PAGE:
In terms of cruises, the United States has been at a standstill. While other countries (in Asia and Europe in particular) have slowly been able to get back into business, the steady coronavirus situation in America has not yet allowed for this. Different cruise lines throughout the U.S. have been developing new and safer ways of sailing, but none of this amounts to much with the current No Sail Orders from the CDC and the CLIA.
As the time that the U.S. cruise industry has been on pause grows longer and longer, officials within the industry are starting to speak up. In their eyes, the cruise industry is being unfairly singled out despite their newly developed health protocols. Unless sailing is allowed again soon, many cruise lines will start to suffer financially even more than they already have been.
It was this that was discussed at a recent meeting of the Miami-Dade County Tourism and the Ports Committee. Many CEOs and other high-ranking officials from cruise lines spoke. Here are some of the things they had to say.
The CEO of Norwegian
Among everyone who spoke, it was the CEO of Norwegian, Frank Del Rio, who had the strongest words. In his speech, he addressed three points. The first was that the new health protocols that are being developed are highly important. He said, “We are confident of our protocols. We are confident we can operate safely in this COVID-19 world.” He added that “we as an industry, we as a society, have learned a lot on how to live alongside COVID.” His second point was that the continued pause in suspensions was harming thousands of workers. “We are effecting [sic] the 1000s of employees and their families and their children. […] The cruise industry is close to devastation.” Finally, he made it clear that the cruise industry was being unfairly targeted. “I want someone to tell me how it’s possible how COVID-19 transmission doesn’t occur on airplanes when you’re sitting four inches away from someone in a middle seat, yet it happens on a ship that is nearly 200,000 tons. It is unconscionable what’s happened to the cruise industry.”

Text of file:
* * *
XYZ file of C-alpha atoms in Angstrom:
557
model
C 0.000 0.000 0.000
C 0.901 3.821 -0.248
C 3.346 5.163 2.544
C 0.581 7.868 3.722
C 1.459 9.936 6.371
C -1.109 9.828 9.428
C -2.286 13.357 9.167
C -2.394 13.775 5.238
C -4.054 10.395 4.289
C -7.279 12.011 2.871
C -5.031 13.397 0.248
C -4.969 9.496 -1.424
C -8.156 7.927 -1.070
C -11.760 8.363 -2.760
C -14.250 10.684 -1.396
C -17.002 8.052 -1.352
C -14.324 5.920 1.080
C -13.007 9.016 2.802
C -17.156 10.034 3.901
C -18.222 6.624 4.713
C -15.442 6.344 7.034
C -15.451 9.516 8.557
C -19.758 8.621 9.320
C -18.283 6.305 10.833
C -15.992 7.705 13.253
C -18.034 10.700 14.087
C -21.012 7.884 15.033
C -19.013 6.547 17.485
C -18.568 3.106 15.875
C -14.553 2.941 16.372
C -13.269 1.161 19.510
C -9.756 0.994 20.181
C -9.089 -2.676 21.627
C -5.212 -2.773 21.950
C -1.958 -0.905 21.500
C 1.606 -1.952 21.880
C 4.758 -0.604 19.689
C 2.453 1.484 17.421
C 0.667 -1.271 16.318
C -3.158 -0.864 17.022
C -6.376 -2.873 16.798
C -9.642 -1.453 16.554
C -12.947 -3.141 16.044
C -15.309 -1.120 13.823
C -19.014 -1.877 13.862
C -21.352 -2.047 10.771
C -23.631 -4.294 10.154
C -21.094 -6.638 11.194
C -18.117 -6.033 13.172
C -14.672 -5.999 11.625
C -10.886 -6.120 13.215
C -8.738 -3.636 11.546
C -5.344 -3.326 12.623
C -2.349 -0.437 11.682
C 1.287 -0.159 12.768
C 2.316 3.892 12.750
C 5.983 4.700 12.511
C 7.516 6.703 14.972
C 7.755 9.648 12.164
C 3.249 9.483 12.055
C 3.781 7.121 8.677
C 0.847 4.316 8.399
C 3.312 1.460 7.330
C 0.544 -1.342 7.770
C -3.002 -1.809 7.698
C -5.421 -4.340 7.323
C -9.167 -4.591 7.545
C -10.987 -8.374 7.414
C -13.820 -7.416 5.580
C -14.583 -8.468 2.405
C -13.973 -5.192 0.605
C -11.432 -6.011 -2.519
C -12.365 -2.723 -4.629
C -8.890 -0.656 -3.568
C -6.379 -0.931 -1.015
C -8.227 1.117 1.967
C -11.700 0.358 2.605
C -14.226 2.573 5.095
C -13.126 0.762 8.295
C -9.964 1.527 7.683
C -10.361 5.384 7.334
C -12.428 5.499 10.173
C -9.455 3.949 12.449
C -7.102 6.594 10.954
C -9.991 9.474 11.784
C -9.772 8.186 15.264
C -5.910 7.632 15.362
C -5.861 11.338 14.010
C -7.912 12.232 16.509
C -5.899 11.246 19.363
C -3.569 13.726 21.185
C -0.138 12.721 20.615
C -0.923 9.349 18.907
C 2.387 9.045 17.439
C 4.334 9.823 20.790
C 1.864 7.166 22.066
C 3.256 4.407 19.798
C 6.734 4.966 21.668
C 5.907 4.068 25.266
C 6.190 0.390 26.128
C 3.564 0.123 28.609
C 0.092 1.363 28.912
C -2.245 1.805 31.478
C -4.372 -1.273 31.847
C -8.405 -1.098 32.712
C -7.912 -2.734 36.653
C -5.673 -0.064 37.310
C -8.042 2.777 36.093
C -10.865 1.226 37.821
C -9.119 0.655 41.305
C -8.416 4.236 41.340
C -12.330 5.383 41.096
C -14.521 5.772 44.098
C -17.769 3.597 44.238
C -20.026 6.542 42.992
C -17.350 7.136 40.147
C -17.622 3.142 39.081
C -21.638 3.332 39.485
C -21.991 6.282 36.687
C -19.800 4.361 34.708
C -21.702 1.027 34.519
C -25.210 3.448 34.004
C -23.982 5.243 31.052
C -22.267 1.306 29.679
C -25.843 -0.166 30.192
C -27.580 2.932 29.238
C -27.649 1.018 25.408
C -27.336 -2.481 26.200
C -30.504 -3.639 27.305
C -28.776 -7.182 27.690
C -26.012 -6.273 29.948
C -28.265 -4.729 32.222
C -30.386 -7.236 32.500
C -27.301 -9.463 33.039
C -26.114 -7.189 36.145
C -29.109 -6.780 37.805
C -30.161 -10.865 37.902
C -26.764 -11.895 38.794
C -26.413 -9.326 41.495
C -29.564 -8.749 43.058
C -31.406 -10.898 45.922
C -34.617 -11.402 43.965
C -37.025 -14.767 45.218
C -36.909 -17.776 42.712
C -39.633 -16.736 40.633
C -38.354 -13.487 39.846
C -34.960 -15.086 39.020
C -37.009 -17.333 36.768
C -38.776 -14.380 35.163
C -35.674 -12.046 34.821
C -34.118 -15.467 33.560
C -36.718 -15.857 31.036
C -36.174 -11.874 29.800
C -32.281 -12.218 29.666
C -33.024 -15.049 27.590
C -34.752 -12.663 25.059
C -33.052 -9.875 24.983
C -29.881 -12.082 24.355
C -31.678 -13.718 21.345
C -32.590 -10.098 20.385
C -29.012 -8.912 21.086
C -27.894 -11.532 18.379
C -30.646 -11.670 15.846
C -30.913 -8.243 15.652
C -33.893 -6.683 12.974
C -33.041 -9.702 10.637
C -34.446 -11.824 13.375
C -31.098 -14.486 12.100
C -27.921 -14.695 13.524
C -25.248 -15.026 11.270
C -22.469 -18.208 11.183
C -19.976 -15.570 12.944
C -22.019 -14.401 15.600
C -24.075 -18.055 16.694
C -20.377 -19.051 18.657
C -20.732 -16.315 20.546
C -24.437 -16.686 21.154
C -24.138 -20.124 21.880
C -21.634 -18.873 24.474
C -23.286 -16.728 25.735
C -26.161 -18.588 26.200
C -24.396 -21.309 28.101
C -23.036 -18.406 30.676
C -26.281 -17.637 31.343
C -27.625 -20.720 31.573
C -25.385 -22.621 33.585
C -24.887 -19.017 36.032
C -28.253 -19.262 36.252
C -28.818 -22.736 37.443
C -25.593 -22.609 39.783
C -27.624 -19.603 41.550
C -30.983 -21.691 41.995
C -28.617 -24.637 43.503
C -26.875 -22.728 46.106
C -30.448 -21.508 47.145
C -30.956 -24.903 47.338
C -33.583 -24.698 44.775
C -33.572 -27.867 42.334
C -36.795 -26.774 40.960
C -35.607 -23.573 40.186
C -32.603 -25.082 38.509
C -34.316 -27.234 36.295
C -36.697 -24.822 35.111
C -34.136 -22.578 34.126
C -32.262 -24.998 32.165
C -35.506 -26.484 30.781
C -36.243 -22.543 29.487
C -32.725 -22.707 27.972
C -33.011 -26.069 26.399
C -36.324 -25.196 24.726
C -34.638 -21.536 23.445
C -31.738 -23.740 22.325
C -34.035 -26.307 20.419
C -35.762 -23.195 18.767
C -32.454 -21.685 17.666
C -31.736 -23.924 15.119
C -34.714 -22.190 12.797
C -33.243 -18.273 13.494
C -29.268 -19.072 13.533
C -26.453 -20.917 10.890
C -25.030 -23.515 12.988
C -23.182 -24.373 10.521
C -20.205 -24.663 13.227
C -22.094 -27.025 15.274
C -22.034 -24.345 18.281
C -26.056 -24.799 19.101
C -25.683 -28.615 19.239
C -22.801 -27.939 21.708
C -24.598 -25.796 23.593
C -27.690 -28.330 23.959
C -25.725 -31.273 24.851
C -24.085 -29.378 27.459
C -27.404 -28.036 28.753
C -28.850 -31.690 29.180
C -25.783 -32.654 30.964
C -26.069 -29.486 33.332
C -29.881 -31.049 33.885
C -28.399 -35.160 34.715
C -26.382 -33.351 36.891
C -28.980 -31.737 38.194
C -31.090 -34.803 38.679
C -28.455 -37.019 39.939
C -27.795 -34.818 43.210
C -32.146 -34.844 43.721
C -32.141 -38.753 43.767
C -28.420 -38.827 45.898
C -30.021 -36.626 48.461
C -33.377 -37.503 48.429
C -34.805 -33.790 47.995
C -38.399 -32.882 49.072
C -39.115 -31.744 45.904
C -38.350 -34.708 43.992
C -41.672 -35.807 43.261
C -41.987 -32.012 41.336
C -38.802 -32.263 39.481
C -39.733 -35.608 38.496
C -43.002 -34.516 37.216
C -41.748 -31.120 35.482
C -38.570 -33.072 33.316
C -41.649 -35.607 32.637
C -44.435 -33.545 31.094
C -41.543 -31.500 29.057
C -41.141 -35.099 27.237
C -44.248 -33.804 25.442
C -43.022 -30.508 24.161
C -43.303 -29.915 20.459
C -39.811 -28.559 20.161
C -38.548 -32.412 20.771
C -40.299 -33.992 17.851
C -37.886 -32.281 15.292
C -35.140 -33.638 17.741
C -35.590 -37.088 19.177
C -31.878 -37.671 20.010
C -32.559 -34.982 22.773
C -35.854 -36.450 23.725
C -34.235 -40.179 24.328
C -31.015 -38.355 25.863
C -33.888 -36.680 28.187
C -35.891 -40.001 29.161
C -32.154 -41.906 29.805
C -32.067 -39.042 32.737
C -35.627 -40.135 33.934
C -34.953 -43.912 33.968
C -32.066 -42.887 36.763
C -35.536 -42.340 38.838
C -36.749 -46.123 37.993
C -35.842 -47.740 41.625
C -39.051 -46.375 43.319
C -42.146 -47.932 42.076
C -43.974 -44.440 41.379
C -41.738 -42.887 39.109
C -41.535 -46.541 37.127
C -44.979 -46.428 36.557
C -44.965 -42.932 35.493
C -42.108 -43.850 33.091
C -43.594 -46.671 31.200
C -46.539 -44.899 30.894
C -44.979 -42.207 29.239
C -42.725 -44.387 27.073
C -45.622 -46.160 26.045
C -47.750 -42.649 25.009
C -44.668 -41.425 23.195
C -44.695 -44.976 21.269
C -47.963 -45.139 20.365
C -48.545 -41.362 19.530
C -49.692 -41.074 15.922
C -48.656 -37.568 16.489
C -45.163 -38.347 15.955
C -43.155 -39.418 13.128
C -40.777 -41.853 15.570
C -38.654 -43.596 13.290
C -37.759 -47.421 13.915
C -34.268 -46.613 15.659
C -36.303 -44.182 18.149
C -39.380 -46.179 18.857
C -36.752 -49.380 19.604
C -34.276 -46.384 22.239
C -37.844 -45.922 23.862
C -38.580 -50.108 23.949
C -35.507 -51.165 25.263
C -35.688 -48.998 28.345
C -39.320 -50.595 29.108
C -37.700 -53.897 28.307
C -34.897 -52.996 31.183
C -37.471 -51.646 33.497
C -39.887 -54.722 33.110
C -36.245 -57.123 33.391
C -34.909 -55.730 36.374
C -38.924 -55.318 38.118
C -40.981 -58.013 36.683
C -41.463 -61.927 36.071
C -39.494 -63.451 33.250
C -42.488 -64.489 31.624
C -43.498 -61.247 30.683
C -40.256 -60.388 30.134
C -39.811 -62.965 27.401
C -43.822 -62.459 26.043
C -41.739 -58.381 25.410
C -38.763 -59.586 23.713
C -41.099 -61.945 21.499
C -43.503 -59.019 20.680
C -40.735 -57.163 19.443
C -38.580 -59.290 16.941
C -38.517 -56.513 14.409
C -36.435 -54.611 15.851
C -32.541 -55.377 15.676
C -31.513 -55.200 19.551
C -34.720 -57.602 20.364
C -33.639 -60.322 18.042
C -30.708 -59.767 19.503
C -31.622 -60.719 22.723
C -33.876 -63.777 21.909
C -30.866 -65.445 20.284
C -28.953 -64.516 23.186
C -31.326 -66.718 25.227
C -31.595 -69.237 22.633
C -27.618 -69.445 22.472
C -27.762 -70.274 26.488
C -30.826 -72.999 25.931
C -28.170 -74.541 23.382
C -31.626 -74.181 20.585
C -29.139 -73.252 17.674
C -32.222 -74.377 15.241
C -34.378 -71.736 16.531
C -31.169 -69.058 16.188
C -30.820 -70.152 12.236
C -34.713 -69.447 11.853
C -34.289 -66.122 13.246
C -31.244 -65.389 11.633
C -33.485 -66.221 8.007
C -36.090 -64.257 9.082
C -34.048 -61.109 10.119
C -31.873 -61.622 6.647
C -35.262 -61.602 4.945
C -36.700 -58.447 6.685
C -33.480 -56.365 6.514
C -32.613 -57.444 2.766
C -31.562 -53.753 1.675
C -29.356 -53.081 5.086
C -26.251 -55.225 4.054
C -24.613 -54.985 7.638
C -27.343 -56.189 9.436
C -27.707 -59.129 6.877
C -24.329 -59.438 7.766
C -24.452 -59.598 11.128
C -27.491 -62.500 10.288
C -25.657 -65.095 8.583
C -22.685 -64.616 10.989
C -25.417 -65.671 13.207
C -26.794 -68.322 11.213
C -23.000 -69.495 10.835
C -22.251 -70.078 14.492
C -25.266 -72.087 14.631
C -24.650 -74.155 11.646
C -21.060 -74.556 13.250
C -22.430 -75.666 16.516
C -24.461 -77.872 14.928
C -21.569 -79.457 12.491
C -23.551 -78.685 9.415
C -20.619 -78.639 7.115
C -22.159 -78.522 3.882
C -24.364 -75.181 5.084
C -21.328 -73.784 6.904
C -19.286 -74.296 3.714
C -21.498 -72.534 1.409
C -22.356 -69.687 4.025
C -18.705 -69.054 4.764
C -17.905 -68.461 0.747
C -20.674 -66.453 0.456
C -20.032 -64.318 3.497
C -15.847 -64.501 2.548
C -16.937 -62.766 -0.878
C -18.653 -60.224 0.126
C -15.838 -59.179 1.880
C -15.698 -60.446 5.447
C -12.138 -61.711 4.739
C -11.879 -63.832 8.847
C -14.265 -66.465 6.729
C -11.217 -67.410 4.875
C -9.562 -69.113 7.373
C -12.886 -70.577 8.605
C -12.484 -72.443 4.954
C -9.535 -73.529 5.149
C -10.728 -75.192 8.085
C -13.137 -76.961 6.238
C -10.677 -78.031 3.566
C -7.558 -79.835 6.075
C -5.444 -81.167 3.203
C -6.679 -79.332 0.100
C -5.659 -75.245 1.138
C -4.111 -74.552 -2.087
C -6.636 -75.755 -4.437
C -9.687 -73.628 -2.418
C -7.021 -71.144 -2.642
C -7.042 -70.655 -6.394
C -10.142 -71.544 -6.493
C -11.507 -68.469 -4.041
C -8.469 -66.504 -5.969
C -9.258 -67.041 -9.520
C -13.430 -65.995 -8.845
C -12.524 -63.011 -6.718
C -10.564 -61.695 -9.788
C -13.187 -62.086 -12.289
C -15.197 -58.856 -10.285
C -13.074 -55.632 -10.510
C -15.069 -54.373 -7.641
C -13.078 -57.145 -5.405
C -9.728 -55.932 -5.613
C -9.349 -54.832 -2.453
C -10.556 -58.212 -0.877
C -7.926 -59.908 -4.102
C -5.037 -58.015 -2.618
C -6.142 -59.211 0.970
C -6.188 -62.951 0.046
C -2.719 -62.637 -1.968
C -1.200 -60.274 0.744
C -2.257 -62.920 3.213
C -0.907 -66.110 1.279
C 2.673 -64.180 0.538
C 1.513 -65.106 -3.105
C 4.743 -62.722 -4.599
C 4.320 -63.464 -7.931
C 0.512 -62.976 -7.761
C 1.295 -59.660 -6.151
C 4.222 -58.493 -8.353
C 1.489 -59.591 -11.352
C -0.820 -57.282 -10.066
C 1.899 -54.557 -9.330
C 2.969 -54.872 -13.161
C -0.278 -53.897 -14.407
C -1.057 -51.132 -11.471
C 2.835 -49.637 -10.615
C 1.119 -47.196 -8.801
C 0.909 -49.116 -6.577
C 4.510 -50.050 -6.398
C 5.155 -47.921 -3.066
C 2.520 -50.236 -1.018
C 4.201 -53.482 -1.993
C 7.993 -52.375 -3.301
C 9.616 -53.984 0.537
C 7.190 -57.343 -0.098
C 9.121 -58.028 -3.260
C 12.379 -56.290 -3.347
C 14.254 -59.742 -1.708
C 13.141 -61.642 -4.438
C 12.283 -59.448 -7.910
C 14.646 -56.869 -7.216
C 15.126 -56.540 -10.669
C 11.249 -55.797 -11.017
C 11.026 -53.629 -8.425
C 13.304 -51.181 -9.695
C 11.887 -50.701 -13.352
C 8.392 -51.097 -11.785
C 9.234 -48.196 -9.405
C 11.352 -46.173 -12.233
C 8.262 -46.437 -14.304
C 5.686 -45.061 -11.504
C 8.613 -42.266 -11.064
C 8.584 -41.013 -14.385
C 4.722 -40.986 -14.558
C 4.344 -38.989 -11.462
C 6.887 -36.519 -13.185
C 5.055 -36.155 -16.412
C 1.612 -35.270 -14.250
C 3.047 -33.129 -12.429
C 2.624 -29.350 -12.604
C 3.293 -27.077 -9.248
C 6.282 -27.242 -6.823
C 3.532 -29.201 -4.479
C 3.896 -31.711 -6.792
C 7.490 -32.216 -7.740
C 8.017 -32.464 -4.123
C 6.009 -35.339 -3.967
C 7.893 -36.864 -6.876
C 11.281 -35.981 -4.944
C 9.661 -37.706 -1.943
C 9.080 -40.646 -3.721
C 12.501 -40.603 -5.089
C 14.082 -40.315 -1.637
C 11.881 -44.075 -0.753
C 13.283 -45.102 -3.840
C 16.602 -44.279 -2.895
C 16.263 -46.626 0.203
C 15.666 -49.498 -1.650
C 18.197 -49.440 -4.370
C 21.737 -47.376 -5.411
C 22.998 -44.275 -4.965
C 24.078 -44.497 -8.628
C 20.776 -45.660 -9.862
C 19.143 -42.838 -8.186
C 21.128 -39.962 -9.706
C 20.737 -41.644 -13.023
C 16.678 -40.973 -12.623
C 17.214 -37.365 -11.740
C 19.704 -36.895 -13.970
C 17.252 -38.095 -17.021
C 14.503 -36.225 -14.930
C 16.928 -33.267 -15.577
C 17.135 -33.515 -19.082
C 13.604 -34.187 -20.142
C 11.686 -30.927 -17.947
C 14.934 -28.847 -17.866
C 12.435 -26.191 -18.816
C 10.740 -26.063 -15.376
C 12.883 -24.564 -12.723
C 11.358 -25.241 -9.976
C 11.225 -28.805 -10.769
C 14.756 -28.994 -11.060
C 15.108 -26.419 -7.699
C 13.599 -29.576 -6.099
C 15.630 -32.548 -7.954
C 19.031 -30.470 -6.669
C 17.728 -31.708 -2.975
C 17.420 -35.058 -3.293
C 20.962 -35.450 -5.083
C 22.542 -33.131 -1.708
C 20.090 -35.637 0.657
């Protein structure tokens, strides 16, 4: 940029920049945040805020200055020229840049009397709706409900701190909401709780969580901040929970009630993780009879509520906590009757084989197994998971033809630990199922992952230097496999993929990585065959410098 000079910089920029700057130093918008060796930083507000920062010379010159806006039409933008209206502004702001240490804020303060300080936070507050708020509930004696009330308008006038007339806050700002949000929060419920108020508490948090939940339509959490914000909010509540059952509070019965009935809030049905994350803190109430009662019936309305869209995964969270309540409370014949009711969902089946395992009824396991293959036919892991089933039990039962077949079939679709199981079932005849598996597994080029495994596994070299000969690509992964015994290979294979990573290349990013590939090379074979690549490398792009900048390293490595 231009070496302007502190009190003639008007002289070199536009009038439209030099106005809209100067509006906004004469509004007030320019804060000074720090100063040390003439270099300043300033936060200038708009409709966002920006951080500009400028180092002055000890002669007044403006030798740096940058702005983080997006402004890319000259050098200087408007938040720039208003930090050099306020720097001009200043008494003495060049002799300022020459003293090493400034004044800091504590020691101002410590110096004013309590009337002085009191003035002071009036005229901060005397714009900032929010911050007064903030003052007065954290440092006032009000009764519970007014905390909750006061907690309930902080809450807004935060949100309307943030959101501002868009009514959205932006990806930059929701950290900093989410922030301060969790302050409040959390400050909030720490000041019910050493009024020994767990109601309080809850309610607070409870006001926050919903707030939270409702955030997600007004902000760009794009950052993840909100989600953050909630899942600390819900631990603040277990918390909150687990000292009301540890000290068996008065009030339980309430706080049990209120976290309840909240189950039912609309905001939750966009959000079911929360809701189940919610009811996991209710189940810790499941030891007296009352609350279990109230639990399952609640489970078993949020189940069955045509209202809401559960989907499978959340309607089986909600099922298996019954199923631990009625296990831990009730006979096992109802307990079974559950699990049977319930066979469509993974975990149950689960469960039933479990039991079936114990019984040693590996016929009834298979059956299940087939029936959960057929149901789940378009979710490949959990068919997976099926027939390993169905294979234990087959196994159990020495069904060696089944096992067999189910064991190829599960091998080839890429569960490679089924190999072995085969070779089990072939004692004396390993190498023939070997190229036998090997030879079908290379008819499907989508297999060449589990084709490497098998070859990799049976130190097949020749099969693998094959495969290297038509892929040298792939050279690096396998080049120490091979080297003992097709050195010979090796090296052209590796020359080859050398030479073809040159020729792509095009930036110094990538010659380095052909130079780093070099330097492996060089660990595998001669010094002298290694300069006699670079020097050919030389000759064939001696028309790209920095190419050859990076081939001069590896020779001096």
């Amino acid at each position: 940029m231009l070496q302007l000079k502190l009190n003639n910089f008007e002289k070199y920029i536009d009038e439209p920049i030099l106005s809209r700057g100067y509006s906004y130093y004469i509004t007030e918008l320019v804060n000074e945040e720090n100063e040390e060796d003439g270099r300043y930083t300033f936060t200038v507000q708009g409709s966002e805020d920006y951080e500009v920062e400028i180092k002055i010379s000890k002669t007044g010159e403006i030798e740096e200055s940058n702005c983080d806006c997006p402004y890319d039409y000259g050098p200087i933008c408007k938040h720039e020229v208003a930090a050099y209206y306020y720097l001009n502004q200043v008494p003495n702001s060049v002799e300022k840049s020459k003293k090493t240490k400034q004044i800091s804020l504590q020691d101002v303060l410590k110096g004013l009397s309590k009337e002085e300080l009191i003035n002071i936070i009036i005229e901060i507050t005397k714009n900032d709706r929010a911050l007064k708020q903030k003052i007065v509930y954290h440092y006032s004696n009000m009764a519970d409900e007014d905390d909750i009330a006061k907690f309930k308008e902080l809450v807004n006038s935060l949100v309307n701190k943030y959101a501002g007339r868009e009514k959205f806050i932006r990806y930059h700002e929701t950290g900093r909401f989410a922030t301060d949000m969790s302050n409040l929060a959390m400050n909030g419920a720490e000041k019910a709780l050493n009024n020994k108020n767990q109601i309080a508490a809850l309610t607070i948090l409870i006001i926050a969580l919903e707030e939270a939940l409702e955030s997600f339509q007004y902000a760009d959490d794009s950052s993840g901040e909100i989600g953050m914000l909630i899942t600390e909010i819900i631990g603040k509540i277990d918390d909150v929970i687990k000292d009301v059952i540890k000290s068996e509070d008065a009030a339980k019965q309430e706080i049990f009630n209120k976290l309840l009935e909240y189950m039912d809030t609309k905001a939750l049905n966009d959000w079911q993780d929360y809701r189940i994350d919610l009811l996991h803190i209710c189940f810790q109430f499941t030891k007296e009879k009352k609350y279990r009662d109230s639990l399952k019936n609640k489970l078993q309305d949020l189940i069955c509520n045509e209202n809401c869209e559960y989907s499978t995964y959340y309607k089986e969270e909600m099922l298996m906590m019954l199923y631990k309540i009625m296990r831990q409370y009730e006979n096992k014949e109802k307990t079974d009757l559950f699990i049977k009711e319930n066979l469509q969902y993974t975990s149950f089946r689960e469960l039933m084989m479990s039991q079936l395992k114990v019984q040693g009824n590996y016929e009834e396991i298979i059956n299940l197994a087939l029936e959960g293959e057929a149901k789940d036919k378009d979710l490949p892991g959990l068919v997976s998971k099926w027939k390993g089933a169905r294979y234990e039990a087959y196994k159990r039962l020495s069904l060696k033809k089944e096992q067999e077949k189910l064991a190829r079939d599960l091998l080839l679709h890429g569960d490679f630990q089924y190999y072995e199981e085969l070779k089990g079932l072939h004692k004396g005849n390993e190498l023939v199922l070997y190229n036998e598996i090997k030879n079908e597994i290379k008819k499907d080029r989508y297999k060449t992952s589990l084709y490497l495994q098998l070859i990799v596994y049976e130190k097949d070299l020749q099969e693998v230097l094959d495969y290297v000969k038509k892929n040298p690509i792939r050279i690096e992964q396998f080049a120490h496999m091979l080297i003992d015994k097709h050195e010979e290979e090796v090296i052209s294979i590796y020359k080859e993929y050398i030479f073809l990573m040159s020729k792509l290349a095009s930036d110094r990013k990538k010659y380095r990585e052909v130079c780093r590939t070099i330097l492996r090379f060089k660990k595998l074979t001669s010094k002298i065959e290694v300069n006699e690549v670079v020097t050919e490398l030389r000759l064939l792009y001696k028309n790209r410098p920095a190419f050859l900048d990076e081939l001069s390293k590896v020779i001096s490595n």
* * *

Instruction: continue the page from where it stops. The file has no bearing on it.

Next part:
The CEO of Carnival
The CEO of Carnival, Arnold Donald, talked about many of the same points that Frank Del Rio did. He noted the negative financial effects on the pause before stressing how cruise lines could sail while keeping both travelers and port communities safe. “We want no one to experience a greater risk on a cruise ship than they would in shoreside activities,” he said.
Plenty of other speakers at the event hammered home the point that cruise lines could sail in a very safe manner. The chairman of MSC Cruises USA talked about how MSC has been able to operate safely overseas, suggesting that the same could be done here. The president and CEO of Royal Caribbean also noted that it was not only cruise lines that were hurting. According to him, the economic fallout has been felt internationally, with many port cities that rely on tourism suffering.
It definitely seems that those inside the cruise industry are ready for a return to service. We will have to wait and see if their desires make any difference.